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The Biodiversity of Brandy Hole Copse

September 1, 2011 2011 Summer No Comments

BluebellsThe Chichester Natural History Society, working with a number of other expert societies and individuals, has identified well over a thousand species living in the Copse. They occupy a range of clearly-definable habitats within the Copse, and it was these habitats that formed the focus of Mike Perry’s talk to this year’s Annual General Meeting.

Stag BeetleMany species live out their lives on the surface bark of healthy mature trees. They range from lichens, through many of the birds, to grey squirrels which build their dreys in the upper branches. Trees become biologically much more interesting, however, when they age. Damage from wind and storms produces sites for fungal attack leading to rot, thus creating habitats for many saproxylic organisms such as the stag beetle which live for at least part of their life in rotting wood.

Foxglove and Bumble BeeHoles in trees become particularly important as nesting sites for birds, such as woodpeckers, tree creepers and nuthatches. They also provide roosts for bats. As they rot, standing dead wood and fallen branches provide habitats for many organisms. They should always be left where they are – within, of course, the limits imposed by health and safety. Coppicing of the sweet chestnut stands is essential for maintaining the biodiversity of the Copse. Uncoppiced stands become very dark, when the canopy leafs over in summer, and biodiversity soon becomes low. Coppicing, however, lets in sunlight and rain, both of which encourage the growth of flowers, such as violets, wood anemones and bluebells.

Crab SpiderLater in the year, foxgloves provide excellent sources of nectar for bumble bees, sites for hunting crab spiders and sites on which darter dragonflies can perch, as they hunt.

Even before they start to rot, artificial log piles can also provide shelter for many insects, including centipedes, slugs, woodlice and spiders. These, in turn, provide food for common lizards and slowworms.

Common Darter DragonflyBramble stems, which flower over the log piles and along the rides, are especially valuable. They provide nectar for many butterflies – especially Gatekeepers, Meadow Browns and the beautiful Silver-washed Fritillary – as well as fruit for birds and mammals (including humans!). Finally, a habitat that supports a good population of small mammals will also support kestrels and foxes. All these ecological food chains stem from the original coppicing of the sweet chestnut stands!

Red UnderwingWater always enhances biodiversity. The three small ponds within Brandy Hole Copse should support good populations of many aquatic organisms including dragonflies and damselflies. Yet this has not happened, especially in Willow Pond, because someone has deliberately introduced some fish. These are carnivorous, and eat most other aquatic organisms – until, that is, the herons eat the fish! There is a golden rule in conservation – you can have either a fish pond or a wildlife pond, but not both. This is a policy issue which the Copse’s Management Board will need to address.

Night brings a completely different biodiversity, when some of the most beautiful of all the Copse’s organisms emerge, including its range of over two hundred species of moths, such as the Red Underwing. Regrettably most visitors to the Copse never see these.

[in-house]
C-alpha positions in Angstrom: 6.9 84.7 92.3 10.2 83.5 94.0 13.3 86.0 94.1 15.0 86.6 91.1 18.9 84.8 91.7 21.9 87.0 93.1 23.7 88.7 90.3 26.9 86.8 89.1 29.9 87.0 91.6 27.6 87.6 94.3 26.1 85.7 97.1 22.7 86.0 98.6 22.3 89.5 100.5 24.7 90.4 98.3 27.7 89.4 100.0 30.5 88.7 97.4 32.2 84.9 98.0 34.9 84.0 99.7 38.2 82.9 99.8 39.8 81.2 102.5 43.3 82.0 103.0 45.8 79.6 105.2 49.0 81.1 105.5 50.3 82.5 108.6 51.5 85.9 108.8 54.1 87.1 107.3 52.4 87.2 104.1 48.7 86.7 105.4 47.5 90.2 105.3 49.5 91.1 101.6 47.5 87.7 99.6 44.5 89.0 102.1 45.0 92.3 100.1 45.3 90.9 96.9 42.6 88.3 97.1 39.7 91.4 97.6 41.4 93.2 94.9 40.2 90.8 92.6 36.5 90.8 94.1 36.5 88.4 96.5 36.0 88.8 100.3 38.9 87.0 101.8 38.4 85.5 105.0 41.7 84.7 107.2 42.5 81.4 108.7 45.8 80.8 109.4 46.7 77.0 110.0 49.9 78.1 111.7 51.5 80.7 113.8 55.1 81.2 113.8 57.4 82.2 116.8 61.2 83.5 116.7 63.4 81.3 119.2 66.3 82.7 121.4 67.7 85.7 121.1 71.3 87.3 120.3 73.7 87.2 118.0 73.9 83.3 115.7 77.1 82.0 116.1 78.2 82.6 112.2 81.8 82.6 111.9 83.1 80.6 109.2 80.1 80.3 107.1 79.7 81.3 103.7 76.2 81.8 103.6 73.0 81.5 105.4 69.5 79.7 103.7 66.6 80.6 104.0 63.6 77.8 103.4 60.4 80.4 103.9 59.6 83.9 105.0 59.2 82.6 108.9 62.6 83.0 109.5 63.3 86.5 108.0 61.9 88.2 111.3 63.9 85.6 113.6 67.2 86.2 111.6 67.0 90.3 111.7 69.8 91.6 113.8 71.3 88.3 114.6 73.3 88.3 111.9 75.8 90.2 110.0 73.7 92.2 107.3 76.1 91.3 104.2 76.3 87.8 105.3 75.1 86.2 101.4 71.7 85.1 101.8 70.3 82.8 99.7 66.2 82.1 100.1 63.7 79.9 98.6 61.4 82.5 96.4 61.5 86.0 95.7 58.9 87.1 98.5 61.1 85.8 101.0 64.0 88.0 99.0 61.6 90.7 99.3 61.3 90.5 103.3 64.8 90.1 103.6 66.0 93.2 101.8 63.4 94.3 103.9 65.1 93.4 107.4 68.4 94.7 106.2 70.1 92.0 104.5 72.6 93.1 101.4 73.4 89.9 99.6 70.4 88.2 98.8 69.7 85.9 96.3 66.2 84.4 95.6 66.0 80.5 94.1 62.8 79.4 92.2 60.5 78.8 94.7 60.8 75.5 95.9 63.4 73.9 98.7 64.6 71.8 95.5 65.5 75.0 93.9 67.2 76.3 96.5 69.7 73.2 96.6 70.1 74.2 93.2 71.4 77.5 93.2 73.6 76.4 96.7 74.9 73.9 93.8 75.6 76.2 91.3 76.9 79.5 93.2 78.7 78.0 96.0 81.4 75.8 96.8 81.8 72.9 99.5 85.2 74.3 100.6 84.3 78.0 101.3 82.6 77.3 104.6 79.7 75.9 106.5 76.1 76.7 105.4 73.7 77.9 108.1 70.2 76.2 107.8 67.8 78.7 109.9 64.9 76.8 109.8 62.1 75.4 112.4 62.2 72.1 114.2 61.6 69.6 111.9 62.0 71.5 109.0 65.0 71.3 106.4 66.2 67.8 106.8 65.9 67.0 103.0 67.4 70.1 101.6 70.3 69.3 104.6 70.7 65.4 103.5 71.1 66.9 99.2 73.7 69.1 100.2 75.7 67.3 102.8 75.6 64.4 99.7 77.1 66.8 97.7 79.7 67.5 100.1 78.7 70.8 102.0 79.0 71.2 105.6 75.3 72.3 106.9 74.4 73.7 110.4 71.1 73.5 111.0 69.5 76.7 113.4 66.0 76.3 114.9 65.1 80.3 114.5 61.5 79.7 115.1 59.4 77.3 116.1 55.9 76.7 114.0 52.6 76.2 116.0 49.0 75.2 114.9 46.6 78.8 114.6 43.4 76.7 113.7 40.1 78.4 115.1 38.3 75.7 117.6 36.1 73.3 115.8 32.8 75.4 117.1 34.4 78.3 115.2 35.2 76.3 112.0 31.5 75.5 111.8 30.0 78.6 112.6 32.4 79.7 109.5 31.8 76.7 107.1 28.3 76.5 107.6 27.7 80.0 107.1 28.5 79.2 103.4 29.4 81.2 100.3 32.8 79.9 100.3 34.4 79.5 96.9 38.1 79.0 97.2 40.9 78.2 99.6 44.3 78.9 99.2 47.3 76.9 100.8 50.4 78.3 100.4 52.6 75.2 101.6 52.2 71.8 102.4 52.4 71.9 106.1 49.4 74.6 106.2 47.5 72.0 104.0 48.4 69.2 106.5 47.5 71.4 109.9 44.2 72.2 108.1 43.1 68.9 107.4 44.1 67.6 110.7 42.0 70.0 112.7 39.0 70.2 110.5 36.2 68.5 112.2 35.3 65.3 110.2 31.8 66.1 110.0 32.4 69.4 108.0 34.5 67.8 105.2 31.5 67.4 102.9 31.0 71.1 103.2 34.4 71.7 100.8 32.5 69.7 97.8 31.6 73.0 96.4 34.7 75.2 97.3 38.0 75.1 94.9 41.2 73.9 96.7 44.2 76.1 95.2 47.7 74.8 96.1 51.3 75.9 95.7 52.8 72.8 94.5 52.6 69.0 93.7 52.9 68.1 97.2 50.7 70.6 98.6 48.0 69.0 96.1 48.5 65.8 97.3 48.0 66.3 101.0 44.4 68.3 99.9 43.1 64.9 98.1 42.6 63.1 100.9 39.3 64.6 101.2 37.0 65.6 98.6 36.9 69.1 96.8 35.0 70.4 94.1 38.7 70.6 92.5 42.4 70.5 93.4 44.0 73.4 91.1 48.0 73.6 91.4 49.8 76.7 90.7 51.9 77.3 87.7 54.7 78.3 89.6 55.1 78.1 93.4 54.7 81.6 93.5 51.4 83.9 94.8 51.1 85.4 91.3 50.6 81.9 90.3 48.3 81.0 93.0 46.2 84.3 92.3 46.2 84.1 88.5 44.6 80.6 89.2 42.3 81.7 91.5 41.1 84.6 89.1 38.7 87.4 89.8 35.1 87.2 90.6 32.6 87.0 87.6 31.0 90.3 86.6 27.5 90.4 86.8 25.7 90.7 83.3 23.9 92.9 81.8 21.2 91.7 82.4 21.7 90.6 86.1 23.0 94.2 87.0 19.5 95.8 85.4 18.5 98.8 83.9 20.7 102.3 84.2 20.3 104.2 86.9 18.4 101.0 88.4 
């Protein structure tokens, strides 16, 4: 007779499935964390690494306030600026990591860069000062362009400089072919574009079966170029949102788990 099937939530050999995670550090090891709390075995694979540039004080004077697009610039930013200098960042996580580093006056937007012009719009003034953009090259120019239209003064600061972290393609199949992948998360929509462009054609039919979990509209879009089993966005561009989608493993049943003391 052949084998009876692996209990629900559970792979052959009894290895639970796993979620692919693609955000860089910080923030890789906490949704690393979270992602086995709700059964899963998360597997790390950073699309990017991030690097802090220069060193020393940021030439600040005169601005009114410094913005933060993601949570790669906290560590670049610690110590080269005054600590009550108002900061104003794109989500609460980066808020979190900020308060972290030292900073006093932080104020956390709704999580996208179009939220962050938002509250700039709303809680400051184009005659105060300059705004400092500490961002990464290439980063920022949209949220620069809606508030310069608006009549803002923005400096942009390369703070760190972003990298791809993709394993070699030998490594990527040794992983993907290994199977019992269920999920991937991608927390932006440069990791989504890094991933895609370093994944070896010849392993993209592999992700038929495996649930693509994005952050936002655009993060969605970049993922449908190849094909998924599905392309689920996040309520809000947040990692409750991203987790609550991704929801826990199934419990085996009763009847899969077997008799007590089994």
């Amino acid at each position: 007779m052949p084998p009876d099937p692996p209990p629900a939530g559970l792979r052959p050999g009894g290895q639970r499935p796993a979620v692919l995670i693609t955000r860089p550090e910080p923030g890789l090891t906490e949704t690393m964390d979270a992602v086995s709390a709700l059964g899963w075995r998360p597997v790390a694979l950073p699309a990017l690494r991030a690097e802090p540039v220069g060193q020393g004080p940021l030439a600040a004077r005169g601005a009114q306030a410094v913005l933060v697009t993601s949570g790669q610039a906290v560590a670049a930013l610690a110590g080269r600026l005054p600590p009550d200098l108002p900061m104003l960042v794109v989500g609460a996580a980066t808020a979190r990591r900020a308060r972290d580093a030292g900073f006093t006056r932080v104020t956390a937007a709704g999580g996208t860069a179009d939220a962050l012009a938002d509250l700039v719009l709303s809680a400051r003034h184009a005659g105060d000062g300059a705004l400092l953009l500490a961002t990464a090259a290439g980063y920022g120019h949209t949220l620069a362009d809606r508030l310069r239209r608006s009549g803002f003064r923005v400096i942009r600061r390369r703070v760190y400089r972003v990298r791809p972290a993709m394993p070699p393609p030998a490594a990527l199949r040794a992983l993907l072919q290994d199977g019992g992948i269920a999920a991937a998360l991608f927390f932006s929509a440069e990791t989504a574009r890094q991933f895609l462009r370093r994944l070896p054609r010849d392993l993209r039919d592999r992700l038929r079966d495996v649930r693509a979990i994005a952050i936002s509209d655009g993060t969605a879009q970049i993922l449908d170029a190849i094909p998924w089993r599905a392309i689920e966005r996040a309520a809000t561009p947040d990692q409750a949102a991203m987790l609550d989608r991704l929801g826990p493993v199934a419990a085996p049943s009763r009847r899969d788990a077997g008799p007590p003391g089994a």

Mike’s talk concluded with a reminder that even a small nature reserve such as Brandy Hole close to a city has the potential to produce a surprise of major importance. This was the discovery two years ago that the very rare migrant Queen of Spain Fritillary was breeding on the outskirts of the Copse.

A Bank for Nature

January 1, 2011 2010 Winter No Comments

Richard Williamson celebrates the biodiversity of the Copse and highlights the need to preserve the biosphere in our bank.

At first glance, Brandy Hole Copse is just a pleasant little wood with bluebells, butterflies and birds for lucky local residents to wrap around their homes. It is also a lung where city folk can walk in safe surroundings, making 15,000 day visits per annum. That is the general view of one of the species that knows this nature reserve: Homo sapiens.

What of the other 1,297 species so far recorded? Most of them we humans hardly notice. We may see and recognise a Fox or a Grey Squirrel if it crosses our path, but there are seven species of bats alone among the seventeen different mammals. There are 10 different snails with wonderful names such as Pea Mussel and Trumpet Ramshorn. Birds flit about in the treetops with rooks, robins and blackbirds most obvious, but altogether 44 species have been recorded, with rarities such as the Willow Tit and the Green Sandpiper.

114 different fungi play out their brief lives above ground after networking unseen in what to them is an underground haven of good soil and clean air. At night 200 different moths arise from their crèches in 174 different flowering plants. They have wonderful names such as Satin Lutestring and Maiden’s Blush. The casual visitor might see a Devil’s Coach-horse but another 282 beetles are marching over the ground and through the trees on their mission to recycle the detritus from dying tissue. Four different bumblebees do their bit to pollinate our food crops: we would be lost without them. Each has its own particular requirements for a home base.